Saturday, December 1, 1883
Sch. John McDonough left
port the Wednesday before the gale of Nov. 12, and was in Provincetown a day or two,
leaving in time to reach Georges before the storm. She was a handsome new vessel of
77.26 tons, built in Essex by Mr. Willard A. Burnham for Capt. John McDonough of this
city, and this was her first trip. She was valued with outfits at $11,000, on which
there was an insurance in the Gloucester Mutual Fishing Ins. Co. of $8,000 of vessel, and
$1,000 on outfits.
Her crew consisted of sixteen men, as follows:
Hugh McDonough, master
George McCollum, cook
Charles E. Brown
Thomas Scanlan, of Boston
Jacob Woodbury, of Beverly
Isaac N. Robinson
Frank Nickerson, of Cape Negro
Valentine Kelly, of Dennisport
Patrick Sallan, of Boston, only one known to be married
Hugh McDonough was the son of
the owner, and it is said that this was to be his last trip as he intended remaining on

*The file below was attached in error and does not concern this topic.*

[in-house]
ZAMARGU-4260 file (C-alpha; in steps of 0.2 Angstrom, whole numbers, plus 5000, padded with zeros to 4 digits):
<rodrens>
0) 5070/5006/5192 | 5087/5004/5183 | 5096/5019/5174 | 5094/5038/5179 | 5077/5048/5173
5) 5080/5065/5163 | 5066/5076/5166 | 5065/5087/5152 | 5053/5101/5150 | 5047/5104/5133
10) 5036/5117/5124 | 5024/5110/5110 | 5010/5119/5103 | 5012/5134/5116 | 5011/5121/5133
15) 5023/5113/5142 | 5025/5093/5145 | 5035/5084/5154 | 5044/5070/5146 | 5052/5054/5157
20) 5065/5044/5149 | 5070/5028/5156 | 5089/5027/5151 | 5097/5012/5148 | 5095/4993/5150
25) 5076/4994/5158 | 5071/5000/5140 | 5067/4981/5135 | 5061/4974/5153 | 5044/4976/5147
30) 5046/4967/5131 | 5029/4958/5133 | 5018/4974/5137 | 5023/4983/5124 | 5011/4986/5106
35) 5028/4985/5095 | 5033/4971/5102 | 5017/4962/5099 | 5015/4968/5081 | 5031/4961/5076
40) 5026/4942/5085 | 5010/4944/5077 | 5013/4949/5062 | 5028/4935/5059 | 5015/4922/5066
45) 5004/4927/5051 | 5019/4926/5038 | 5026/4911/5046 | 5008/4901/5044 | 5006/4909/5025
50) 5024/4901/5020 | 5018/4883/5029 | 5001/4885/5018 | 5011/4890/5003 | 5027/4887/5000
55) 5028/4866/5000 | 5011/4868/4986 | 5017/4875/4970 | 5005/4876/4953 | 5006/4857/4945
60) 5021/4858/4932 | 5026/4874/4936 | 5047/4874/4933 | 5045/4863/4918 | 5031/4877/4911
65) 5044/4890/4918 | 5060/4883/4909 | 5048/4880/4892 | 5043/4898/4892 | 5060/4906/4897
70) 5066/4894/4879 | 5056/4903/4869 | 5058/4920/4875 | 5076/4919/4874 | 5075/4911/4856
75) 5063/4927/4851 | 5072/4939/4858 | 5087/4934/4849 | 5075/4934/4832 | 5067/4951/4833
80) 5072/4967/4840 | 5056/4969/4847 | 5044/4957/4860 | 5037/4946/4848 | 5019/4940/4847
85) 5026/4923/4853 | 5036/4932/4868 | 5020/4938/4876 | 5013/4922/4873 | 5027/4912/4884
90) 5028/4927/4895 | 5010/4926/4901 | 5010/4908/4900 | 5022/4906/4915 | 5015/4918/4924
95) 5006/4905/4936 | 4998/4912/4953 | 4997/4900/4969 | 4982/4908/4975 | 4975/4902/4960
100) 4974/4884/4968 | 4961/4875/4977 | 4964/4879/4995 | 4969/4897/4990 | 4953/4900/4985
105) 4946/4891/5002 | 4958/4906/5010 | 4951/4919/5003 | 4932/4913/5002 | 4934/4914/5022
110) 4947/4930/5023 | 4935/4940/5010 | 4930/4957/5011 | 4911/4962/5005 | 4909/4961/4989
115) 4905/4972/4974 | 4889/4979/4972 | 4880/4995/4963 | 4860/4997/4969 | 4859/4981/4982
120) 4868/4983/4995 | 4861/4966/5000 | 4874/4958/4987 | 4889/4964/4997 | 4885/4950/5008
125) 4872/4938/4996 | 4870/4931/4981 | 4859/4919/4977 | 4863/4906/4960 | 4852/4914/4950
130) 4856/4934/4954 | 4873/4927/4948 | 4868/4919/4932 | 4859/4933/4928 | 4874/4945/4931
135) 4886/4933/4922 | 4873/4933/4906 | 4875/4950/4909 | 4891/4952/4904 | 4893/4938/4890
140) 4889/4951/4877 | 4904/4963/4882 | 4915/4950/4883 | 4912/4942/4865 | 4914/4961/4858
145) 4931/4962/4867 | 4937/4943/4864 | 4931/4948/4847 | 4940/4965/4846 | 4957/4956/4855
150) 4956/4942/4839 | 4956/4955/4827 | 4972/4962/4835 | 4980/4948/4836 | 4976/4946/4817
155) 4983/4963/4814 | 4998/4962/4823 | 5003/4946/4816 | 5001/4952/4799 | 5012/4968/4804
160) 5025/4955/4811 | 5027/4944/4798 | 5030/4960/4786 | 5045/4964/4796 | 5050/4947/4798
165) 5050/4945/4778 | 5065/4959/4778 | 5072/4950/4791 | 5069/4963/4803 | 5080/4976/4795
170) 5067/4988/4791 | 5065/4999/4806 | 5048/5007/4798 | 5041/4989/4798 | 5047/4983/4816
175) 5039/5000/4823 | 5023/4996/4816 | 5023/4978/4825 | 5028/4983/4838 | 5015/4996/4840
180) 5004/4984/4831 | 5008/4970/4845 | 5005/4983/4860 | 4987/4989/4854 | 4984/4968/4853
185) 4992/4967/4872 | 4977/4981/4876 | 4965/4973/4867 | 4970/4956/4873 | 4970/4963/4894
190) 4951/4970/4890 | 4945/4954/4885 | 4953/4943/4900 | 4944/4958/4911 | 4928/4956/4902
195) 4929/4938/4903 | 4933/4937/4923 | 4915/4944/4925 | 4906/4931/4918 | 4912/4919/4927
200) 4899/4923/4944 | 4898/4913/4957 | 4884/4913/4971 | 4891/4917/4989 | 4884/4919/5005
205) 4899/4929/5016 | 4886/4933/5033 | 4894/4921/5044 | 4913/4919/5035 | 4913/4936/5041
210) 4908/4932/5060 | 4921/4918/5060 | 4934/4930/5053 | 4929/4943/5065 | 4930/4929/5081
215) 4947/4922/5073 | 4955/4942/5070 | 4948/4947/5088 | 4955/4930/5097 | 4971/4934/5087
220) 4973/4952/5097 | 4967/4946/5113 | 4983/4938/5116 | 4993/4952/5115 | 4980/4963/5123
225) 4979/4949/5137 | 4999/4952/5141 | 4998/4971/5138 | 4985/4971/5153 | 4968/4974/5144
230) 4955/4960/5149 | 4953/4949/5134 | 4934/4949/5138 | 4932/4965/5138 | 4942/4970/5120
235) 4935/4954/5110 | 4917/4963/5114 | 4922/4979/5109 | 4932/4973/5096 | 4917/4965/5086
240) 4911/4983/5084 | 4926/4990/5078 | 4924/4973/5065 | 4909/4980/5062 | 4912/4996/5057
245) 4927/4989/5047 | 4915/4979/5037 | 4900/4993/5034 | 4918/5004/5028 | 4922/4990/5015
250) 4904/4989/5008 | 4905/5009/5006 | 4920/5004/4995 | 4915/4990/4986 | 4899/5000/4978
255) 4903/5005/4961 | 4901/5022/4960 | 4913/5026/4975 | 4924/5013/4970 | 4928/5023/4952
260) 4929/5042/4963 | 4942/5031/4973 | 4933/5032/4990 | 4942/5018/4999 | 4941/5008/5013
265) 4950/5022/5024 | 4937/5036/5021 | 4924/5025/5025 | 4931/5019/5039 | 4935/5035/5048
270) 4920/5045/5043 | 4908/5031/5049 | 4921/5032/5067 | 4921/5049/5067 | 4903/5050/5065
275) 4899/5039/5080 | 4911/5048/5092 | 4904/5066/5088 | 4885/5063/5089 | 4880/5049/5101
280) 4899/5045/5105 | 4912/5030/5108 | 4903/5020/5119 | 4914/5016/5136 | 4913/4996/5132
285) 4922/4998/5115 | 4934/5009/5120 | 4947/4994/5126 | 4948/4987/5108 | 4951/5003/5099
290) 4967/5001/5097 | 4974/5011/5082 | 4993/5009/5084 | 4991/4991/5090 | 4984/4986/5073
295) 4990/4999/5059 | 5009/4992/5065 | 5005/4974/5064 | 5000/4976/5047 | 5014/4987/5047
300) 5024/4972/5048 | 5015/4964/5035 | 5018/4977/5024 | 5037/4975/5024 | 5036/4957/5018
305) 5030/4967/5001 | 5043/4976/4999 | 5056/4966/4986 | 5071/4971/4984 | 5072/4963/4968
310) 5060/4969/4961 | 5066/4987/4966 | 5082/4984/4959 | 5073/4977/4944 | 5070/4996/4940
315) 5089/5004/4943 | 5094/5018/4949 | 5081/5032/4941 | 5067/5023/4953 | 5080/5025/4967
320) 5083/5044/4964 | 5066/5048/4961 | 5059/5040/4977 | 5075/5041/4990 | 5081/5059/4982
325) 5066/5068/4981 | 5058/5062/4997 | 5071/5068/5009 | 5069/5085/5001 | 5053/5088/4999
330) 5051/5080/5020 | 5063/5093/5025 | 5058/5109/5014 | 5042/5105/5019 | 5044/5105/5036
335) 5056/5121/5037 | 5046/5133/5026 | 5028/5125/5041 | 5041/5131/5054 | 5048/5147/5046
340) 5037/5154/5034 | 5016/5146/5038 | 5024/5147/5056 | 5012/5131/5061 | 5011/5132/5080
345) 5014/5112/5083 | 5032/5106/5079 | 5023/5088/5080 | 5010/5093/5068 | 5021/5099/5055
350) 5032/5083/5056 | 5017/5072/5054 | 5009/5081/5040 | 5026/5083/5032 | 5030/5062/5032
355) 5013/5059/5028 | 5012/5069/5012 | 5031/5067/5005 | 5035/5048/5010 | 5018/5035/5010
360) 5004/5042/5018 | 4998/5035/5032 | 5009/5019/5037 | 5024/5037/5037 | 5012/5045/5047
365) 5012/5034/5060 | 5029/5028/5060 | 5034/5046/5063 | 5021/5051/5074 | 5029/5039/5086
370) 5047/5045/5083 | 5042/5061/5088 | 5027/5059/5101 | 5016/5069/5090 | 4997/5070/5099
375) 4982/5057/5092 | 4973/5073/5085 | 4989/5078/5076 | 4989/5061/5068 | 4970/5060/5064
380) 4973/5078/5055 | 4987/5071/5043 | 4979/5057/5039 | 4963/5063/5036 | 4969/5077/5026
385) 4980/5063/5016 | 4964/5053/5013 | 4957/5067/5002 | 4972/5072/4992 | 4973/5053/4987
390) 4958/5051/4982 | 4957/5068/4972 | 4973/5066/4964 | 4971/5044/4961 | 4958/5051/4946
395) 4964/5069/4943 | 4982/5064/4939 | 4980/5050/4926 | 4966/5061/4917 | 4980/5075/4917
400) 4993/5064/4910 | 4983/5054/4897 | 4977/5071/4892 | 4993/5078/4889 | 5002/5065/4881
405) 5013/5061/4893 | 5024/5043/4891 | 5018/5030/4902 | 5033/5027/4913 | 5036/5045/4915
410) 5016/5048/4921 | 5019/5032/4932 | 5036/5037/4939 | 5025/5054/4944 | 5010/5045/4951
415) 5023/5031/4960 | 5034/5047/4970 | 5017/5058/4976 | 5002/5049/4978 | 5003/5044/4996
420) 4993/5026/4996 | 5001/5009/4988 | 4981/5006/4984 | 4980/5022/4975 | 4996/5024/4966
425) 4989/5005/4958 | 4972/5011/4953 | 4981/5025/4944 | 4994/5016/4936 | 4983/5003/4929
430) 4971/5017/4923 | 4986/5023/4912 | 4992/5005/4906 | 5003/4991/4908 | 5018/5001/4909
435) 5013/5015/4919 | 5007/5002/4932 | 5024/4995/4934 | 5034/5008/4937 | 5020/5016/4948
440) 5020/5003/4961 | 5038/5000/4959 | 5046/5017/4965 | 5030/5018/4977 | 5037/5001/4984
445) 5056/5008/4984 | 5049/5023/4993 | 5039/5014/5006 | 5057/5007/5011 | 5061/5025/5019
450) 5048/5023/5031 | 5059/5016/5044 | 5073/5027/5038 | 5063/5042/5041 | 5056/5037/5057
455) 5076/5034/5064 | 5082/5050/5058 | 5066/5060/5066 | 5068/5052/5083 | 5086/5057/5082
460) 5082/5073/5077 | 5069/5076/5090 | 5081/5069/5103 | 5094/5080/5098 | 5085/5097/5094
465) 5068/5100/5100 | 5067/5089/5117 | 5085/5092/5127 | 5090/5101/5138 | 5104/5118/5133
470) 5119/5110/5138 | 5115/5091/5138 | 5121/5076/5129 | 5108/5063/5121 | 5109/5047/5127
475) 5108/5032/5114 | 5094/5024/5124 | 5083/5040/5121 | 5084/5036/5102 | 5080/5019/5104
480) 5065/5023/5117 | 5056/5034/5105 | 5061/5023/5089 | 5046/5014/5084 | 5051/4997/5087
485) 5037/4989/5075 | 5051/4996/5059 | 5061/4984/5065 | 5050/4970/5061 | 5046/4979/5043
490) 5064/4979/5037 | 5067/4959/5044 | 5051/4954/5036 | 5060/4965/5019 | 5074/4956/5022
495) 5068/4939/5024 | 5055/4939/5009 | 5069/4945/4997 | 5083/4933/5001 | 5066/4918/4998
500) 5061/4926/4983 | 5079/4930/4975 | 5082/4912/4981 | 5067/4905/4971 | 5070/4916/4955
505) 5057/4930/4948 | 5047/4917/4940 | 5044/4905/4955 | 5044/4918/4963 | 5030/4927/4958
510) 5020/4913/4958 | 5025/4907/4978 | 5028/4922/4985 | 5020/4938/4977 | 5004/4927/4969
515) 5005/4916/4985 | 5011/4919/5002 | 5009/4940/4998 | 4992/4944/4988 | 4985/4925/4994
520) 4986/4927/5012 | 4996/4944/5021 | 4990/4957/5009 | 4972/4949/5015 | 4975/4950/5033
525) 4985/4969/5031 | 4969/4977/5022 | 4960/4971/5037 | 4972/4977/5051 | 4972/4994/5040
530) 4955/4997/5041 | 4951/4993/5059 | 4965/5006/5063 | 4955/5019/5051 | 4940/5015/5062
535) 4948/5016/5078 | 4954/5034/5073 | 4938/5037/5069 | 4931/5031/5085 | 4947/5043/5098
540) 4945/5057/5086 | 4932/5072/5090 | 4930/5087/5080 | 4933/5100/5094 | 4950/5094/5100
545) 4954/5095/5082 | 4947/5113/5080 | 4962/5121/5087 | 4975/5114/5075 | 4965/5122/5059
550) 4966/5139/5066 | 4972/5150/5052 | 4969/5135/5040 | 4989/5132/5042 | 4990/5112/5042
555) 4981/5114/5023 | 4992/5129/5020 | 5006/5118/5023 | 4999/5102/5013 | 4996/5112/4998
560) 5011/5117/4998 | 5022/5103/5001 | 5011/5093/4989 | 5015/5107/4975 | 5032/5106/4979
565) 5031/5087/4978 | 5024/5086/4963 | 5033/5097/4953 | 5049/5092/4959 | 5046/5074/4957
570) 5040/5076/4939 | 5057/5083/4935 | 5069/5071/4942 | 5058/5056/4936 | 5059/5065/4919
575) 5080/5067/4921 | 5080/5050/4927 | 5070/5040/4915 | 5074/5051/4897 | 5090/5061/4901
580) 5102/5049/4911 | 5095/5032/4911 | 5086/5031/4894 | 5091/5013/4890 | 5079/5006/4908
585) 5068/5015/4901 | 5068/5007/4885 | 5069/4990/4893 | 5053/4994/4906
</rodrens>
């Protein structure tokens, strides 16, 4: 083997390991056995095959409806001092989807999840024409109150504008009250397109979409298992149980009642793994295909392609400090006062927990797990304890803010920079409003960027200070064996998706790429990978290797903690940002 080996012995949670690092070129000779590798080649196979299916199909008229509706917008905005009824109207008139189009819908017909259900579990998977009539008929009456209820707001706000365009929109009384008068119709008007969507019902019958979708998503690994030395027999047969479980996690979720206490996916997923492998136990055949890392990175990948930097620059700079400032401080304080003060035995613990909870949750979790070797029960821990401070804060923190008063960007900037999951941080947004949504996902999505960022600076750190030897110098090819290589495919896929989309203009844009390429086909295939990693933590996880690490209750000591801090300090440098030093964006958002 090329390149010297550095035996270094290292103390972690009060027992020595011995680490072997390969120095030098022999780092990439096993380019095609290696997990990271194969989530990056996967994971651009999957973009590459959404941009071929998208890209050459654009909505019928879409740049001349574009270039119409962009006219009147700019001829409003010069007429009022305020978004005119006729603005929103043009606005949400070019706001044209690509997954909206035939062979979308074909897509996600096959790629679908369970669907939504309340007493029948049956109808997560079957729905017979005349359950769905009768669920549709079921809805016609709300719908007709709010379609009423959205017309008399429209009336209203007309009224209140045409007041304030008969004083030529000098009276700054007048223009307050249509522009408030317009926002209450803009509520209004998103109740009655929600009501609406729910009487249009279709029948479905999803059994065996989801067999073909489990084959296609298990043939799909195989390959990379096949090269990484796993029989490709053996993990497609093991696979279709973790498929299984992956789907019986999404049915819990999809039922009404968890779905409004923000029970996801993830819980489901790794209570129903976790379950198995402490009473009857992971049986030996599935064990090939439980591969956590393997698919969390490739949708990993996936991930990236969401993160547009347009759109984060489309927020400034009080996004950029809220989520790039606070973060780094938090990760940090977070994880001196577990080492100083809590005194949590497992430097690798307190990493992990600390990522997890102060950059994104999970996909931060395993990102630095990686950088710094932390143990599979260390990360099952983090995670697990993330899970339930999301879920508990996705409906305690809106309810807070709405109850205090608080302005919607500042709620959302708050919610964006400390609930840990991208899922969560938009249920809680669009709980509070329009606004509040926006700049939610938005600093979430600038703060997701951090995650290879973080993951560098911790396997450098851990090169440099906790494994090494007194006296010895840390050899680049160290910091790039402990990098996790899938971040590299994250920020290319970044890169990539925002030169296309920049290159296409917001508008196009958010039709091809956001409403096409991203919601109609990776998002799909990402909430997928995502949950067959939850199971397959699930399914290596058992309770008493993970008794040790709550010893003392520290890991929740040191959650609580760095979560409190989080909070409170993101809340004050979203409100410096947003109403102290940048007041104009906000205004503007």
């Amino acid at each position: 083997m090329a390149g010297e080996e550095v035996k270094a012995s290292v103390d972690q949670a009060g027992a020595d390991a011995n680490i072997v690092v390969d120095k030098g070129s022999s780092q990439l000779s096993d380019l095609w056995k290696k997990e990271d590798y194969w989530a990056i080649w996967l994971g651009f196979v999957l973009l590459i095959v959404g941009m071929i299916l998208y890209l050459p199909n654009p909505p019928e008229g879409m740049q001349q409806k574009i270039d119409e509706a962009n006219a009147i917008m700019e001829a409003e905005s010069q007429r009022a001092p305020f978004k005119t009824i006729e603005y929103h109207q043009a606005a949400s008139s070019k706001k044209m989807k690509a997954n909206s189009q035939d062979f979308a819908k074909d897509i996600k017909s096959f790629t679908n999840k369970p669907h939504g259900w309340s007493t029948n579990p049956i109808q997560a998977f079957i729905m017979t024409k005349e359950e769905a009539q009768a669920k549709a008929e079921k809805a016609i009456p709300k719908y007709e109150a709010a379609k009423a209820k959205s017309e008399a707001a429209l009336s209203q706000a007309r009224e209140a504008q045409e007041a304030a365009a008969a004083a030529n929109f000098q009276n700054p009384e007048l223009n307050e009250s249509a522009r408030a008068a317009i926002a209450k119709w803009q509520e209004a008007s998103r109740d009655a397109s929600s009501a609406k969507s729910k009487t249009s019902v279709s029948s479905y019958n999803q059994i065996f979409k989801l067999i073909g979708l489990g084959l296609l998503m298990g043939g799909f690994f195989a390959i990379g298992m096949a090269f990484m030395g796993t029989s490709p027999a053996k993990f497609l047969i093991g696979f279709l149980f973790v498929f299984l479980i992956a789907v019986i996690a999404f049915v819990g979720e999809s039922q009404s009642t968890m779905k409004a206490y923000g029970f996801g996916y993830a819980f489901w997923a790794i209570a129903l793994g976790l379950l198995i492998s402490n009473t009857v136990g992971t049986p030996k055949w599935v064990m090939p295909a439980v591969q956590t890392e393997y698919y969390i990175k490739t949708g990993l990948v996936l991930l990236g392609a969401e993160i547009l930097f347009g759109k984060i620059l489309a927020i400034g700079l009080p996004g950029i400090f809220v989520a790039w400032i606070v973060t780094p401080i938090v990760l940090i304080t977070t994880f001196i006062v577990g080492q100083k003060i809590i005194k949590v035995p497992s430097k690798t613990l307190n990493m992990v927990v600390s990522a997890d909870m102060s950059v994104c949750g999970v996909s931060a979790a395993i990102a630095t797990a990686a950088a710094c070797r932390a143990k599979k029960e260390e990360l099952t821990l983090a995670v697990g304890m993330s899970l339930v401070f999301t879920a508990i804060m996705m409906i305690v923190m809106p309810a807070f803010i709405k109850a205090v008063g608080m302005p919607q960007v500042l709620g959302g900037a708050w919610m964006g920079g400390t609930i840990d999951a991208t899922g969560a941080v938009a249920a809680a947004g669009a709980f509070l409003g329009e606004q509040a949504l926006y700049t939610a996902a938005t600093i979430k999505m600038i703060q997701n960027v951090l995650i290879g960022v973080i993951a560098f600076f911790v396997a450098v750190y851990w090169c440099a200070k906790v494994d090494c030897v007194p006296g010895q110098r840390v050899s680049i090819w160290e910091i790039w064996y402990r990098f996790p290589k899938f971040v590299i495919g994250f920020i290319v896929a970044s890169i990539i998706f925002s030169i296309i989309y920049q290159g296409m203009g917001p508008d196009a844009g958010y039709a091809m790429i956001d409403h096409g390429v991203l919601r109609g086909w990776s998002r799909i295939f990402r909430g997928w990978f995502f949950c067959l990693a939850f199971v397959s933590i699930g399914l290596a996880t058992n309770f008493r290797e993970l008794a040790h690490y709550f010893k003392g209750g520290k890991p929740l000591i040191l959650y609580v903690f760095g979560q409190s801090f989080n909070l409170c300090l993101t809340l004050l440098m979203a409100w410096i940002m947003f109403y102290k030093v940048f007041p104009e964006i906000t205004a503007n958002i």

shore and engaging in the fishing business with his brother. He went this trip, only on
account of the difficulty in procuring a competent master. Just before the vessel was
ready to sail another man was procured, but Hugh would not "disappoint the crew"
who had shipped with express understanding that he should go as master. He was a young man
of much promise and had endeared himself to a large circle of friends and acquaintances.
He leaves a father, mother, brother, and a dearly beloved one to whom he was soon to be
united in marriage.
Charles E. Brown leaves a mother, two brothers and a sister in this city,
This was his first trip winter fishing. He was to have been married at Christmas time.